The province needed to control the proliferation of short-term rental units to help tackle the shortage of affordable housing, says a Vancouver Island University planning professor who “strongly supports” new legislation aimed at getting thousands of the properties into the long-term rental market.
“I think in a housing crisis, this is a very legitimate policy move for the province to make,” Mark Holland, a VIU professor of planning and real estate and planning consultant, said Monday.
“If you think about how much time and money and resources it would take to build thousands of units, particularly of the type that are often Airbnb, this is a very quick and smart move for the province to stabilize the long-term housing for residents here.”
He does, however, predict that the loss of many short-term rentals could stretch tourist-accommodation capacity and lead hotels to increase rates until new construction catches up to demand.
Last week, the province announced that as of May 1, short-term-rental units in communities with more than 10,000 people will be allowed only in the principal residence of the host, plus one secondary suite or laneway home. Owners must also comply with municipal or strata bylaws.
A principal residence is defined as the place an individual lives for a longer period during a calendar year than any other place.
The government is hoping to see many thousands of the estimated 16,000 short-term rental units in B.C. converted to long-term rentals to ease the housing shortage. It promises an enforcement unit and a provincial registry to monitor the sector.
Municipalities will be able to impose fines of $3,000 per day for infractions.
Holland predicts the majority of non-complying units will be taken out of circulation, since most people are cautious when facing larger fines.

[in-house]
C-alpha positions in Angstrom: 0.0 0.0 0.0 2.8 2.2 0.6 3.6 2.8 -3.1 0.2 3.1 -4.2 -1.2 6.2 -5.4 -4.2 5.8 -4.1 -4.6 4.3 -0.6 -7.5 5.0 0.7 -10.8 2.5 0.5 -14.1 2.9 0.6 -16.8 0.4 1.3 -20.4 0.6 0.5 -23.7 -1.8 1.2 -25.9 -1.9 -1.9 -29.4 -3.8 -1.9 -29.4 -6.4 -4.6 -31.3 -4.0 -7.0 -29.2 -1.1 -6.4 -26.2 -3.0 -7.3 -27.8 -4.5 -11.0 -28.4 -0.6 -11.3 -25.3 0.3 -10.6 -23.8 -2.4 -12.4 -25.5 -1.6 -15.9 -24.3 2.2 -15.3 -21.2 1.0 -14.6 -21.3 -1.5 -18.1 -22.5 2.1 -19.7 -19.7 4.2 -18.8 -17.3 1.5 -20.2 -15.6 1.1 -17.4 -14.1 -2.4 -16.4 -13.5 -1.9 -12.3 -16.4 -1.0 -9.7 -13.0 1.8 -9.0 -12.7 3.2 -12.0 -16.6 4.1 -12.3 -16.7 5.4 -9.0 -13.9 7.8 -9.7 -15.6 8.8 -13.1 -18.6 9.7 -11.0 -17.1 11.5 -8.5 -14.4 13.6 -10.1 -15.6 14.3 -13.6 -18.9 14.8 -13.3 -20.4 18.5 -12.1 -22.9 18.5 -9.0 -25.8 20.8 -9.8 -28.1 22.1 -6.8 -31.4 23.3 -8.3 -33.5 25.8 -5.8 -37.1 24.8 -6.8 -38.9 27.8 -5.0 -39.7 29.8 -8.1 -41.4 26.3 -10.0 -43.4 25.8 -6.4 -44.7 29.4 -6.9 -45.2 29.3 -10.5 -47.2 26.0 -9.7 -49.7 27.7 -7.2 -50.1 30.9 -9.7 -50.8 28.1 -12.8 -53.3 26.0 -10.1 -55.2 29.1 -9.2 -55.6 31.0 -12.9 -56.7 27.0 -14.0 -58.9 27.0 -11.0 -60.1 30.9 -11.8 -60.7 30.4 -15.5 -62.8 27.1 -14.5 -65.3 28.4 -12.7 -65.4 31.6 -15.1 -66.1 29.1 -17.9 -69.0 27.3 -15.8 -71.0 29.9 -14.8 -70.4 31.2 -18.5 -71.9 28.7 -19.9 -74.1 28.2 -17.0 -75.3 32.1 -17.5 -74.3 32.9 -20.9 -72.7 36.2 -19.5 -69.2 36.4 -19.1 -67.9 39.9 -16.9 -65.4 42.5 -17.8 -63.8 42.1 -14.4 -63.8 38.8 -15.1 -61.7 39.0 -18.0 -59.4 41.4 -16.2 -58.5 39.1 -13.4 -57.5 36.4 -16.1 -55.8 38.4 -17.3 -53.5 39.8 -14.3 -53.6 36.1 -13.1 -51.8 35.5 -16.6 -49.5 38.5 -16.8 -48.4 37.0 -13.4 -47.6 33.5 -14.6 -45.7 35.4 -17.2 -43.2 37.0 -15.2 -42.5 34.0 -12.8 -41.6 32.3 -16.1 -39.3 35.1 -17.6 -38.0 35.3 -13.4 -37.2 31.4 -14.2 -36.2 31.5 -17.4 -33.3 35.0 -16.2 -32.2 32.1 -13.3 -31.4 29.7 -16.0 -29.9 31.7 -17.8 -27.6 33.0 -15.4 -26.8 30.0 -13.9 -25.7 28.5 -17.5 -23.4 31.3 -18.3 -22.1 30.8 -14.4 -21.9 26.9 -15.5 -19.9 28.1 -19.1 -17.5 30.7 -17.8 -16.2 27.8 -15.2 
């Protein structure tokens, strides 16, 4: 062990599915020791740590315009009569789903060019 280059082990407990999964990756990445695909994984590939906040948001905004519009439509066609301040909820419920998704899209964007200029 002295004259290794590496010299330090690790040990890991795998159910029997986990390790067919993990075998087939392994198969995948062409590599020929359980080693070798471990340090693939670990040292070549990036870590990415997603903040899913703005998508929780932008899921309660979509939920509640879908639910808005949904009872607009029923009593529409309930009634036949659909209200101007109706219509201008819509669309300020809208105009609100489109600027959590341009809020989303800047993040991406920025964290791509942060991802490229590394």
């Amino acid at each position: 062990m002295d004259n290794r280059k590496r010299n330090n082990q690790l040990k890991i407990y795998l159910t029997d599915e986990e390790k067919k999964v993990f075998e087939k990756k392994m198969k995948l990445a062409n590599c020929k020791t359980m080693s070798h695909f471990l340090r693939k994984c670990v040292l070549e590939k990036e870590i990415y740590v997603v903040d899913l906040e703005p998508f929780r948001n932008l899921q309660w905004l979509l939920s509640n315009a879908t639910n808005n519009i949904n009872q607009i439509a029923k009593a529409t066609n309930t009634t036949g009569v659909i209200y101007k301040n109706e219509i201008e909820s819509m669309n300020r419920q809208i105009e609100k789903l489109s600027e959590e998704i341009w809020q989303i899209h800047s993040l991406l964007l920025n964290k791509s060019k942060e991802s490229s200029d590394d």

Although he expects to see the loss of short-term accommodation cause a “major increase” in tourist accommodation prices, prices will settle down once new construction adds more rooms, he said.
“We can expect to see a surge in the construction of hotels and motels across B.C., probably particularly in urban areas, to respond to this,” said Holland, who suspects the growth in the number of short-term rentals offered through platforms such as Airbnb in the past 15 years delayed construction of new hotels.
In addition, the province took hundreds of hotel-motel rooms out of circulation when it purchased buildings to use for social housing in recent years.
Additional hotel capacity is already coming in Victoria, where about five new hotels are in the development process.
Holland said he sympathizes with Greater Victoria condo owners who rely on the income from renting out units on platforms such as Airbnb, but they’ll still be able to generate good income from long-term tenants — although not as much as from short-term rentals.
In addition, if someone decides to sell their unit, housing prices are still high, he said. “There’s lots of demand, so people will buy it.”
Holland rejects arguments from some owners that many microsuites in the vacation-rental market are too small to be long-term rentals, pointing to the area around the University of B.C.’s Okanagan campus, where microsuites are rented to students living there full time.
When cities are being planned, hospitality uses such as Airbnb are typically channelled into very specific areas “because of the impacts that they can have on other areas, particularly residential neighbourhoods,” he said.
For example, long-term residents of buildings filled with short-term accommodation can find themselves coping with short-term visitors who want a noisy party atmosphere.
Short-term rentals also drive up housing prices, he said. When a property can generate revenue, that will increase its attractiveness in the real estate market to investors who are willing to pay more.
“So the economic impacts of the extra revenue that people can get from these [units] drive up housing prices.”
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